Yet Tricia lacks any of the reality of Eliot’s heroine, for she seems to belong to that realm of fantasy which does not allow for any pain or suffering, one in which society will be preserved in a state of impeccable prosperity and repose. And watching this inauguration I realized that Richard Nixon has few weapons more powerful in his arsenal than this rose-hued girl and the two other women at his side: that this pristine family was a central triad in that mythology of well-being which it has been Nixon’s genius to create in the midst of national crises, and in the illusion of personal irreproachability which he has fashioned through more than six crises of his own.
A mirage of the placid society emanates more powerfully from Tricia than from the other two. Julie’s round, swift-eyed face is more mercurial. Pat Nixon’s fixed features express some ecstasy of decorum rather than the solace of prosperity, and her mirthless smile, set in concrete, resembles not so much her daughter’s docility as the grimace of a mortuary mask. Tricia, the most conservative member of the Nixon clan, the one said to resemble her father so strikingly in character, greeted her parents, when they first came to the newlywed Coxes for dinner, with a table decorated with giant lollipops.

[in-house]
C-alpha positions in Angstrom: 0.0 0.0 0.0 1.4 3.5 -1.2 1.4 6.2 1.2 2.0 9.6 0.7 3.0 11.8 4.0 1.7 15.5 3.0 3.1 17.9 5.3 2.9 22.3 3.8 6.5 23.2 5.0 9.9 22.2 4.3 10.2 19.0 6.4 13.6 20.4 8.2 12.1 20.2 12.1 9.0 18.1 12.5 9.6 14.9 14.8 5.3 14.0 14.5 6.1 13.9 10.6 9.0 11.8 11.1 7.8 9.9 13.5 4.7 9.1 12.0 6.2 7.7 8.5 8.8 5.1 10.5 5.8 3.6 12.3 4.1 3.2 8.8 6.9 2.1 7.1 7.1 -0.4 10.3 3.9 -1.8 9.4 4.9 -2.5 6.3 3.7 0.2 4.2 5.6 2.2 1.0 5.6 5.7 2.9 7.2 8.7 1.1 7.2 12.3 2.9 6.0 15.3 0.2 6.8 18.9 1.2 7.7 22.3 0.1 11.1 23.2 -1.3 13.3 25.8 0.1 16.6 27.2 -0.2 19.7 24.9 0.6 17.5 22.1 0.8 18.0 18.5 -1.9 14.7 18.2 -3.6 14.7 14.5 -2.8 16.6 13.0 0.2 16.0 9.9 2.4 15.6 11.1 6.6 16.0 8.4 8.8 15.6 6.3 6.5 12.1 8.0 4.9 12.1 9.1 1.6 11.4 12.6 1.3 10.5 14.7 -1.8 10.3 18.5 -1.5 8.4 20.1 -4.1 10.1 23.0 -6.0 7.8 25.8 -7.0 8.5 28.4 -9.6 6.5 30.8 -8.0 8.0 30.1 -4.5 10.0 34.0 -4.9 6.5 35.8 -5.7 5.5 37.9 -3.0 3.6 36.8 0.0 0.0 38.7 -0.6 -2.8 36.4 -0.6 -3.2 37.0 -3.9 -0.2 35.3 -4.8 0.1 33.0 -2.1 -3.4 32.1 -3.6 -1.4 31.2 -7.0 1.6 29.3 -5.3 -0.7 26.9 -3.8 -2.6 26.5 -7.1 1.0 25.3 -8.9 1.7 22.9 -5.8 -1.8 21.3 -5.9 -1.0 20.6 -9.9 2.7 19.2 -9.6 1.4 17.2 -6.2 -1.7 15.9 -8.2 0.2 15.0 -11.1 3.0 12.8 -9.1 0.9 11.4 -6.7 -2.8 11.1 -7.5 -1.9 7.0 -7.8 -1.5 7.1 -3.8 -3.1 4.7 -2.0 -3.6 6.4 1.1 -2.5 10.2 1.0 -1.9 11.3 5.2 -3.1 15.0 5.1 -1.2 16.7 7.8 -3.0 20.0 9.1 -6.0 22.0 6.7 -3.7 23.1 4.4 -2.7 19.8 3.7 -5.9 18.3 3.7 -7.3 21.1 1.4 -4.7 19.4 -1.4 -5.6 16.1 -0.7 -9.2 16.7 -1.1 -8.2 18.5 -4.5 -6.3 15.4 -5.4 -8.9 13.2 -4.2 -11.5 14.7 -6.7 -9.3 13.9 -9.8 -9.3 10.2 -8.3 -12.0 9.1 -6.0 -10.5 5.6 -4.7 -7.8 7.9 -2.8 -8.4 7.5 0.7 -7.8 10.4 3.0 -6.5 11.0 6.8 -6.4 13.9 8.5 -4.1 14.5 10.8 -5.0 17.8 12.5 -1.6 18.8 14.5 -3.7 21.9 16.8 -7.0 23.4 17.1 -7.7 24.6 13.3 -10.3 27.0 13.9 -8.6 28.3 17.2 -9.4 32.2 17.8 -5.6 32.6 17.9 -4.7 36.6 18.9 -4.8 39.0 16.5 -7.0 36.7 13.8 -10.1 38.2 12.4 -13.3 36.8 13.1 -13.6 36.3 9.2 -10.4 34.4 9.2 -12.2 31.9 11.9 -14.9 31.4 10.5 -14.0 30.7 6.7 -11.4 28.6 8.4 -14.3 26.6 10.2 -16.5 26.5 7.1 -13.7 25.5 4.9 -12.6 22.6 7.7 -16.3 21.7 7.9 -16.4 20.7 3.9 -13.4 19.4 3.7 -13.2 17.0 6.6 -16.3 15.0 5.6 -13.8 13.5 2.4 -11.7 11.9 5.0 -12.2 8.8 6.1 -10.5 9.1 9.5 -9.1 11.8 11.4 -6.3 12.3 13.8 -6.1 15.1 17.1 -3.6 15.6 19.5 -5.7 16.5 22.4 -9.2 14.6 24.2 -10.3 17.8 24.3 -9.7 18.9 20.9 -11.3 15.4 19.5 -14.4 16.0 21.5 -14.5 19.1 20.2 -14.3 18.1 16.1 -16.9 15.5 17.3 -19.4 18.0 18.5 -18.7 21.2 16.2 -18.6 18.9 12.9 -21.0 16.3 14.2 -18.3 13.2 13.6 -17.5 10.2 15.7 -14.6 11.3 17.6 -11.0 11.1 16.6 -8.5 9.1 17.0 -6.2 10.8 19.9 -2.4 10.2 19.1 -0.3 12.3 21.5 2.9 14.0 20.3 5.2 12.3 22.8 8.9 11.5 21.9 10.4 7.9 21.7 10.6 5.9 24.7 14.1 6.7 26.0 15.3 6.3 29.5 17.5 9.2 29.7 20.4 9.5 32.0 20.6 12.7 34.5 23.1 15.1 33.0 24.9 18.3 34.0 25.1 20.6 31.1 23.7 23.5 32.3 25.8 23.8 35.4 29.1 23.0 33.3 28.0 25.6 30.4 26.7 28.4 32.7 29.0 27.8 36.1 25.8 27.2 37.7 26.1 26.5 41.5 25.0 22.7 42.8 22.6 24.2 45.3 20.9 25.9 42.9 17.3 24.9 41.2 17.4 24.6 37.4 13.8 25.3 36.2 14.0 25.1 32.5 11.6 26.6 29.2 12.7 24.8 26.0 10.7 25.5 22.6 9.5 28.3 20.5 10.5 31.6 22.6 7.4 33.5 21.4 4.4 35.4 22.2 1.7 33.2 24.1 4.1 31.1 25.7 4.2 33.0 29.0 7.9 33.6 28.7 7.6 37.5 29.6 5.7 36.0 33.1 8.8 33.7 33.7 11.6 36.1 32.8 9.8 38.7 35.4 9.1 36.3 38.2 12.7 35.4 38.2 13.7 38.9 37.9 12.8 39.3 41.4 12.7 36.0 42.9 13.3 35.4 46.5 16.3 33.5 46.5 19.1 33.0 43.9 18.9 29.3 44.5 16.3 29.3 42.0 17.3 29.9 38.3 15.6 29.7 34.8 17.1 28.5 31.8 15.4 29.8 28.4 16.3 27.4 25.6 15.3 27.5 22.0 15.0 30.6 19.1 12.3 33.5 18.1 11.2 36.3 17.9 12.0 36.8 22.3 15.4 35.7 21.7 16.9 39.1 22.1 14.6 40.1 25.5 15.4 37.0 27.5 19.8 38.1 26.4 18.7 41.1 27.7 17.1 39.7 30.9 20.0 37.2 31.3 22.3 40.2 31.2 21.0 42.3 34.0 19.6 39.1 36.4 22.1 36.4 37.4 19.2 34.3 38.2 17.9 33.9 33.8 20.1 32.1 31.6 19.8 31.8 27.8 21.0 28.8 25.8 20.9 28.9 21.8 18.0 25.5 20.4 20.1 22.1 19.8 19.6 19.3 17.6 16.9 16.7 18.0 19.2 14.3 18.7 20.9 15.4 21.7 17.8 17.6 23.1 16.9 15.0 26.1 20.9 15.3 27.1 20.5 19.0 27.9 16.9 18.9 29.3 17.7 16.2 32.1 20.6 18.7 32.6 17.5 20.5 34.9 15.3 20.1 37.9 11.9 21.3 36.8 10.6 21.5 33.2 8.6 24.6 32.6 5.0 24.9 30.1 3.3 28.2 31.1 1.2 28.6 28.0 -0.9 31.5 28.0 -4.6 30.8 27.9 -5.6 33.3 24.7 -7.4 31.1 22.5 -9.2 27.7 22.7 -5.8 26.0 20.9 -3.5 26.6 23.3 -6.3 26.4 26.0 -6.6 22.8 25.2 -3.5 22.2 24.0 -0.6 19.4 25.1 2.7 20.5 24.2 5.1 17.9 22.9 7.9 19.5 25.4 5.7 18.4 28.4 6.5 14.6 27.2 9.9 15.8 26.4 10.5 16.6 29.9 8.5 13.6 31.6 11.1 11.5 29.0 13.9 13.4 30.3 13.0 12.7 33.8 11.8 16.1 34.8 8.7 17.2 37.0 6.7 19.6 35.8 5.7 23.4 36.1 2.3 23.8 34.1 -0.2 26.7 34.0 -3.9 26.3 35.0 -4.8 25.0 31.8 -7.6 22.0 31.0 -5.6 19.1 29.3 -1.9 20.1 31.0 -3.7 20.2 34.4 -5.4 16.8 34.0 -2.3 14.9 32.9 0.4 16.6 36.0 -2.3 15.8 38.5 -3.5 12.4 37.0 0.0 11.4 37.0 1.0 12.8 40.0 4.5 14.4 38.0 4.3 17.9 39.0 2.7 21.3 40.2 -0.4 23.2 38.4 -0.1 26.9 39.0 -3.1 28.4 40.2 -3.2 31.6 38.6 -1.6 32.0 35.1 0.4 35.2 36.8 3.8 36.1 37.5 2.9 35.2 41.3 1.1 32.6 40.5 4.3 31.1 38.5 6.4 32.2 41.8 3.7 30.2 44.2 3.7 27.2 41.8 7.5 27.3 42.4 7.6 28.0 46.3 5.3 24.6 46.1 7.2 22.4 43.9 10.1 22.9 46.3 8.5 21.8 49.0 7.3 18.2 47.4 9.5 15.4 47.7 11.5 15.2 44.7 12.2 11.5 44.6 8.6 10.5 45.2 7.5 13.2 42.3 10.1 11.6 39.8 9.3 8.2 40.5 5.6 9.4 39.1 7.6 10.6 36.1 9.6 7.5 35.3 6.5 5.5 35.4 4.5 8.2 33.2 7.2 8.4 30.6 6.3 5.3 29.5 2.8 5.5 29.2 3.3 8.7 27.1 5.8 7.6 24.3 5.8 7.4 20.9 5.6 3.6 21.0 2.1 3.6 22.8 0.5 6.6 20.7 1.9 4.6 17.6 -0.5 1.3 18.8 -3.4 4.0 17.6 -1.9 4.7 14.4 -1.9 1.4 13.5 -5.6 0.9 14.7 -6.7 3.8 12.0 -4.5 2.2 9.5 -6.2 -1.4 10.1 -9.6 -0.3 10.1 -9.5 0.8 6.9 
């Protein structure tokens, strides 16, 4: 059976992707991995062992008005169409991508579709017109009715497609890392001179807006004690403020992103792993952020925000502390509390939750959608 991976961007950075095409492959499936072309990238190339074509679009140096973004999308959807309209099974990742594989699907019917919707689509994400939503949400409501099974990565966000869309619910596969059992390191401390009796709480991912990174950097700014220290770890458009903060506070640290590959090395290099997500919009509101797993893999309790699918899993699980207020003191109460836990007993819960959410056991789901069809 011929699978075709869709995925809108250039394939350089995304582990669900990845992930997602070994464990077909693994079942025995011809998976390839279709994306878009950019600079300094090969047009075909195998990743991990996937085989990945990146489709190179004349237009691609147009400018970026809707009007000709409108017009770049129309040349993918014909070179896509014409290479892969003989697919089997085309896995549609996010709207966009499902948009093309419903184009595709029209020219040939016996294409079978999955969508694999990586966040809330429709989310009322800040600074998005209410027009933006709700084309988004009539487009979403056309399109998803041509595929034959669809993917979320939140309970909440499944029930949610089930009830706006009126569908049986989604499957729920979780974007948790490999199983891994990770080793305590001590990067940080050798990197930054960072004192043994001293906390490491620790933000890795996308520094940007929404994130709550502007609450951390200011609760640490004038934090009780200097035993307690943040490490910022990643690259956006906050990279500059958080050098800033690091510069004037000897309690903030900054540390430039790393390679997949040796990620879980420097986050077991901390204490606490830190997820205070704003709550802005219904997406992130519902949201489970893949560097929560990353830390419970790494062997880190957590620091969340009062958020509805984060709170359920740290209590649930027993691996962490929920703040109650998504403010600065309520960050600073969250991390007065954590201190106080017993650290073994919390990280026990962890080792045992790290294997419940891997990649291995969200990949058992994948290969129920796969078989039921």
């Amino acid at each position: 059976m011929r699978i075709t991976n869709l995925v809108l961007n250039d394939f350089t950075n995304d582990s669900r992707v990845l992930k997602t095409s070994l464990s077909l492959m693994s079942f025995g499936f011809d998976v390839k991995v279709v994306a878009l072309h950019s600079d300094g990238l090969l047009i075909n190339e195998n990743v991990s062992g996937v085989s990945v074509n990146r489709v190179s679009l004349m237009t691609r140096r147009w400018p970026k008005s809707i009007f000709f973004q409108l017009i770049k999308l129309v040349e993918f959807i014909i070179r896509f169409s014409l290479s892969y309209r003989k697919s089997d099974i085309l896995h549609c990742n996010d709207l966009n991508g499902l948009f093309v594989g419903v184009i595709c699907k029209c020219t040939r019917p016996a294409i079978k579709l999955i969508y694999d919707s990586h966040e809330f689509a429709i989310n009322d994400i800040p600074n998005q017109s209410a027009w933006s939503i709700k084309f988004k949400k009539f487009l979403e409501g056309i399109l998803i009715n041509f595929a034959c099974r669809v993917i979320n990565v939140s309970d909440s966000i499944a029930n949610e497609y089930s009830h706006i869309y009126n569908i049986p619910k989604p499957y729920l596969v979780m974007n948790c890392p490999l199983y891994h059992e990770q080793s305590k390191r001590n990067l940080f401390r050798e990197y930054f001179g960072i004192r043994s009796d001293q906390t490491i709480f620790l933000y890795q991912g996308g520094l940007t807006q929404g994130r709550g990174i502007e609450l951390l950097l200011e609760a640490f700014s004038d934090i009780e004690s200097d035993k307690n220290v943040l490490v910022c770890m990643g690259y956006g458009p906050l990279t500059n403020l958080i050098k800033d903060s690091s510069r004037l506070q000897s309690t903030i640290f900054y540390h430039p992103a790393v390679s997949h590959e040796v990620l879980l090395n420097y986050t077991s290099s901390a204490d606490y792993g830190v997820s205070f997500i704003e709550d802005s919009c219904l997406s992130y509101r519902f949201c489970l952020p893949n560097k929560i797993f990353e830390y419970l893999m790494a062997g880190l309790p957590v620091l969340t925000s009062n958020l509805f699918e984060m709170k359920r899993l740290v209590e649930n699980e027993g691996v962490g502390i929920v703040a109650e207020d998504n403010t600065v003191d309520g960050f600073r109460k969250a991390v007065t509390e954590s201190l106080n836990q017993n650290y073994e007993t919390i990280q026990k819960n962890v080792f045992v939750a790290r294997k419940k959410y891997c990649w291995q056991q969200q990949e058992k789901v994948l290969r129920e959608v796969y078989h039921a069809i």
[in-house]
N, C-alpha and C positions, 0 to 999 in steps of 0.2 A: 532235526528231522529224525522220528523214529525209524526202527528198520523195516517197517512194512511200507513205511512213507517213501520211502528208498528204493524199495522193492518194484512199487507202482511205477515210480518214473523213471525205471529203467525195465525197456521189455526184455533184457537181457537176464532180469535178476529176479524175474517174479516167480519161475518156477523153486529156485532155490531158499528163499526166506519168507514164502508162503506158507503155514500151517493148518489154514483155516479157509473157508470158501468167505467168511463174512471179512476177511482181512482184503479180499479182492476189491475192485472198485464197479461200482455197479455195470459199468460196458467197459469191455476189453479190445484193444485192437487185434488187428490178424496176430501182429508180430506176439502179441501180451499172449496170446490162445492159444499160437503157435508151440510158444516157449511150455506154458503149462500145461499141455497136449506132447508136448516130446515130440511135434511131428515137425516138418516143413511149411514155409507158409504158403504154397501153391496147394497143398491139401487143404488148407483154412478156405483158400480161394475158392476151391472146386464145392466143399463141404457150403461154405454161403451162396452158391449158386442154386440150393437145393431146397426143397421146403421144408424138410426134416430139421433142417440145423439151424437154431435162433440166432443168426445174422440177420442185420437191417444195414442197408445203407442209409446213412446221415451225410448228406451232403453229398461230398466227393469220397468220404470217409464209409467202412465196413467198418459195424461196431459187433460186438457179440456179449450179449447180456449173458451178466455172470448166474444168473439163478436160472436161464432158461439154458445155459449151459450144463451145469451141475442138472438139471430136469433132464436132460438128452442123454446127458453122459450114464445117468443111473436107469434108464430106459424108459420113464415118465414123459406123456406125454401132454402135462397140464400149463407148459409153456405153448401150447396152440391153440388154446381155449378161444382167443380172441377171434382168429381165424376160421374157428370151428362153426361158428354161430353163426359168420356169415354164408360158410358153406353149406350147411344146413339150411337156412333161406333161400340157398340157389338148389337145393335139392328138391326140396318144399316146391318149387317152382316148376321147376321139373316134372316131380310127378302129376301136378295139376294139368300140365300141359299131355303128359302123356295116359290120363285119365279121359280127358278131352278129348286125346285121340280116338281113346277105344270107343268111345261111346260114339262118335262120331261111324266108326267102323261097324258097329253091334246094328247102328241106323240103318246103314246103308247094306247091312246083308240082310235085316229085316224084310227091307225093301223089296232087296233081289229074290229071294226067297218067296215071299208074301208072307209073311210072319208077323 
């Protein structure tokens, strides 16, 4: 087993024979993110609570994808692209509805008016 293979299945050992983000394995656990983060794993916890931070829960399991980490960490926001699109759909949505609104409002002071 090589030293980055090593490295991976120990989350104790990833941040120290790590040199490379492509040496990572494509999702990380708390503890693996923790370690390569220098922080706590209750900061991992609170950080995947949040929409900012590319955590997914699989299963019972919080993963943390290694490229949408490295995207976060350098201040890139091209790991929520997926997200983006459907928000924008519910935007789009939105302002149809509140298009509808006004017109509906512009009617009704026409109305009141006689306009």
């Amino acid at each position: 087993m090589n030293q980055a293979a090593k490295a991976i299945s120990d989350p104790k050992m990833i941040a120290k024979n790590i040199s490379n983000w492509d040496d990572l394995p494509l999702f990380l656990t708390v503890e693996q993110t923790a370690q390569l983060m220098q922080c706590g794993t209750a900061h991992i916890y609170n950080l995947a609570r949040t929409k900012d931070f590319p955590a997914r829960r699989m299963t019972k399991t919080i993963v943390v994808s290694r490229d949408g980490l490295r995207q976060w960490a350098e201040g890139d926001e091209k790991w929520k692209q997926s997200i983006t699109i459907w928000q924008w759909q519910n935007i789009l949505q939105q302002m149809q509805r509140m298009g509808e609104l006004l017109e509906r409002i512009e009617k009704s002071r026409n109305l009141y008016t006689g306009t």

Trivial thoughts always come to my mind when politicians mouth their platitudes: How do they make love, what do they drink, what cassettes do they listen to? Since the Nixons’ aseptic sexlessness seems part of their sedative effect upon the nation, I gloss swiftly over the first question. But even blander facts are increasingly unavailable, for rigorous privacy is essential to preserve the magic of Nixon’s secret politics and surprise tactics, and his palace guard has grown increasingly guarded. (“Does the President wear reading glasses?” “Now and then, but don’t quote me.” “Does the President ever cat nap?” “Yes, but get it from somebody else.”) He has recently boasted, however, that he is the first president in our history who has never missed one day of work through illness, and that he has not even had one headache in his life. It has also been revealed that his weight has not changed in twenty years; that he has recently rendered his austere lunch of ry-krisp and cottage cheese even more Spartan by giving up ketchup; and that his sole sport, since he has given up bowling and golf, consists of the solitary exercise of running 200 paces in his bedroom in the same spot.*